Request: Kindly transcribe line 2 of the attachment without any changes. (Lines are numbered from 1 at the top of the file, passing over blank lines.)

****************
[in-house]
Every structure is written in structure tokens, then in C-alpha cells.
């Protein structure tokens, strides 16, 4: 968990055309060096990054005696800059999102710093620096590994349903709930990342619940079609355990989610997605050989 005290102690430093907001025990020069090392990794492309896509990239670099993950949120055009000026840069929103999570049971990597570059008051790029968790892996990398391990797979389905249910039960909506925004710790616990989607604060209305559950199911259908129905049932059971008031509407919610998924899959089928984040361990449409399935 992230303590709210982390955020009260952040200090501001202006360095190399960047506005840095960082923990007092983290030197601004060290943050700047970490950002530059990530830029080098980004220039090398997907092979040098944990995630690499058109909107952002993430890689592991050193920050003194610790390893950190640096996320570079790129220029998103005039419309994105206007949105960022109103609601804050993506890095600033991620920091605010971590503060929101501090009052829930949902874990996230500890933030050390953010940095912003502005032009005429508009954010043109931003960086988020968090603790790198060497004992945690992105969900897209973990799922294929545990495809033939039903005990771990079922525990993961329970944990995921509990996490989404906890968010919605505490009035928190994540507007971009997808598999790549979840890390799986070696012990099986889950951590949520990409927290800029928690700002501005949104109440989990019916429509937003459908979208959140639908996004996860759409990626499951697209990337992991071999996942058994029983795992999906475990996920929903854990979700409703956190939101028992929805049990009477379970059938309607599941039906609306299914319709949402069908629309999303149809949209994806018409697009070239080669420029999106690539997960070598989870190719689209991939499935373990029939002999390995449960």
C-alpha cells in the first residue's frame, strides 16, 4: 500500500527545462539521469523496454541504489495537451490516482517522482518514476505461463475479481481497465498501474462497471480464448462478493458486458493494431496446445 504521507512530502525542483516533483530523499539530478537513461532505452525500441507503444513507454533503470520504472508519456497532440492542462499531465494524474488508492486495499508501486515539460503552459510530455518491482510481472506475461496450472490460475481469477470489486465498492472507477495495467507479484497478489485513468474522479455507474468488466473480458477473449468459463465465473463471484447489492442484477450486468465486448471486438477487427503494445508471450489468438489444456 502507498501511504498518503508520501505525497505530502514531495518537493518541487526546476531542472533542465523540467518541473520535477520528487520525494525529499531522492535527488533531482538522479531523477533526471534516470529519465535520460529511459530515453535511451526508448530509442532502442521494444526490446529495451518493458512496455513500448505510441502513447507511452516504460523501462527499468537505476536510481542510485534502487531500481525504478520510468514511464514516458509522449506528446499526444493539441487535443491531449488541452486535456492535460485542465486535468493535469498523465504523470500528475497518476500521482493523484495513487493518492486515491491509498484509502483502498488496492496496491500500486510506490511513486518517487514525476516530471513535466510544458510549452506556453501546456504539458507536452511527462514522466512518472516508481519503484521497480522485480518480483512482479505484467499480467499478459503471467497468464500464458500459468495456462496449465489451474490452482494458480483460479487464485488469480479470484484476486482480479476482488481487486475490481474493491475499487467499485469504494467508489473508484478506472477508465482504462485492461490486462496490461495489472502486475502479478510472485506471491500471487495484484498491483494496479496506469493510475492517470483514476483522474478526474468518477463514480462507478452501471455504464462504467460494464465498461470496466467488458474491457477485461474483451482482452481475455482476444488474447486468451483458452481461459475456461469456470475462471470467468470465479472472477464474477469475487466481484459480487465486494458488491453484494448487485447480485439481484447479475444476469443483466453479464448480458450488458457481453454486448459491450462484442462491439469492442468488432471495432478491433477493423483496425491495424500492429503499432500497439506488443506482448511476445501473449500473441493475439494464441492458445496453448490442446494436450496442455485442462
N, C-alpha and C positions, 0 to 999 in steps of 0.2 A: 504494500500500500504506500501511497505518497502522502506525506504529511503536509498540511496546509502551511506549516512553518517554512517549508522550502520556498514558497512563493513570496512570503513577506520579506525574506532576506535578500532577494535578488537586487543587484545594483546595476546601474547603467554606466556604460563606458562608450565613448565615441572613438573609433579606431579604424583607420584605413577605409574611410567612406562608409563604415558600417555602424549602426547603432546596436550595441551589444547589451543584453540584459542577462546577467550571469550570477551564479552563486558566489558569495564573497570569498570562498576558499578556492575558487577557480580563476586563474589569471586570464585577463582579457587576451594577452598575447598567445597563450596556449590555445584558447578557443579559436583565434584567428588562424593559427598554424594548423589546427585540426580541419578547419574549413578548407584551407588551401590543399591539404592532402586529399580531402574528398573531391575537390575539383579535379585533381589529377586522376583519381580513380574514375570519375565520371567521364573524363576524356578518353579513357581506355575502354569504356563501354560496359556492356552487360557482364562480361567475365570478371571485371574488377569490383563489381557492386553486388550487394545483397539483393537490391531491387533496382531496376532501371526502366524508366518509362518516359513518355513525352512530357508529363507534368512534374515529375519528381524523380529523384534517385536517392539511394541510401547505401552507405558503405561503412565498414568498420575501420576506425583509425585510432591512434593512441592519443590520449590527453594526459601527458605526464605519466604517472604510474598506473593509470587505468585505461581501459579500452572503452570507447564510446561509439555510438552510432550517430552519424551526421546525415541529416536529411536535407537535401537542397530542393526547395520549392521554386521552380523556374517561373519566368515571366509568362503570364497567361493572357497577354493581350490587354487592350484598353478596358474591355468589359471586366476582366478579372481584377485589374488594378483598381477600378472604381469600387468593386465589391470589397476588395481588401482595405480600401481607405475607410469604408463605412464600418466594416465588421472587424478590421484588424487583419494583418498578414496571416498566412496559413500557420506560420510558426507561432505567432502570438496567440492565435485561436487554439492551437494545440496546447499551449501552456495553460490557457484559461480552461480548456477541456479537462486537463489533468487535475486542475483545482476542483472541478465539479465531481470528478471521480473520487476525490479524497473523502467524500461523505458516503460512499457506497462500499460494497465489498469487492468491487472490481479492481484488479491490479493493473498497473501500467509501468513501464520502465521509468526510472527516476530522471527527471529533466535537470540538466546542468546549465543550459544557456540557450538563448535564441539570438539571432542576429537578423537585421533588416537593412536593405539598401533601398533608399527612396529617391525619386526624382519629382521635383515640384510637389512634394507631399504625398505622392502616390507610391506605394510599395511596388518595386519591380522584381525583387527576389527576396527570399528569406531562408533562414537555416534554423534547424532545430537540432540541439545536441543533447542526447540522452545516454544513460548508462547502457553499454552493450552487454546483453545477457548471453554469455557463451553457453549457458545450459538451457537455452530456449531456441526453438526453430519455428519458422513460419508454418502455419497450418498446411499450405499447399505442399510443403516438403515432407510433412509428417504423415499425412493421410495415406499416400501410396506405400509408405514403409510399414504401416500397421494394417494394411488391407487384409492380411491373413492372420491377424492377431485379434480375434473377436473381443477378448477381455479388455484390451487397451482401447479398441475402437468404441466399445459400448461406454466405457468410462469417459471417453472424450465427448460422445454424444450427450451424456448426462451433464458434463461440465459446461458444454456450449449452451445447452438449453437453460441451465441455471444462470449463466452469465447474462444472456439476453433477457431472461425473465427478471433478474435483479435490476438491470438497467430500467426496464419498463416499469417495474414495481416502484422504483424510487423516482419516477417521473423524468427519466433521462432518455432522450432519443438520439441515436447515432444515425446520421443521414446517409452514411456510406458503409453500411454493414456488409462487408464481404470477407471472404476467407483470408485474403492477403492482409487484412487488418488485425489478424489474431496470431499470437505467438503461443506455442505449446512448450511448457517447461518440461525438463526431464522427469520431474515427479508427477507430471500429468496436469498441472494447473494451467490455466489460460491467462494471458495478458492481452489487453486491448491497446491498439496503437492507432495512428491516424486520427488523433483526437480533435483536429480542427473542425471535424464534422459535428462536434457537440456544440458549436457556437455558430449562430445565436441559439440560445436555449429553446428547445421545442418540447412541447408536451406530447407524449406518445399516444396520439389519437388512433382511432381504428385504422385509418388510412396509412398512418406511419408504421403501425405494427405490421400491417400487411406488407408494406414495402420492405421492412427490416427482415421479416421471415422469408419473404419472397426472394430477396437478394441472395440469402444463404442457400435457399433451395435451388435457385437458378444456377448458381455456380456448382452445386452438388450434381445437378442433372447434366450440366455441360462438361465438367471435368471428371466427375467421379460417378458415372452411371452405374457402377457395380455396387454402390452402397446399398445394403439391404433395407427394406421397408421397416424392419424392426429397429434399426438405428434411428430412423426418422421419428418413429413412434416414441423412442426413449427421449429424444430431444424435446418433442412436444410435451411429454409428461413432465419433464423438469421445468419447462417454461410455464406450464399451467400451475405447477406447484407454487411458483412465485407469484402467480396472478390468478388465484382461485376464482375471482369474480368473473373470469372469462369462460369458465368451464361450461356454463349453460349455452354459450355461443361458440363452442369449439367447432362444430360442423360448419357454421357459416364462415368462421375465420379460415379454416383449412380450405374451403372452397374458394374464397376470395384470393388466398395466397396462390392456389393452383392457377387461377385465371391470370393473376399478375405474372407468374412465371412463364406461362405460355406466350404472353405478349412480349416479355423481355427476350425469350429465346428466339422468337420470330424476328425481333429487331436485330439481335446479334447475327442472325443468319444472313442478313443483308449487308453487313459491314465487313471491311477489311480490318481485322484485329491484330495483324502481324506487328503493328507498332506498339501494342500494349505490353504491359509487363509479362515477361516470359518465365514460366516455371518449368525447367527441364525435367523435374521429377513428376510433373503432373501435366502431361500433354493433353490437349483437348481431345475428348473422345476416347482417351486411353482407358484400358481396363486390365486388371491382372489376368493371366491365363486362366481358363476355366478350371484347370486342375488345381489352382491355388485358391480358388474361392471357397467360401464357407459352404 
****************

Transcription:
Every structure is written in structure tokens, then in C-alpha cells.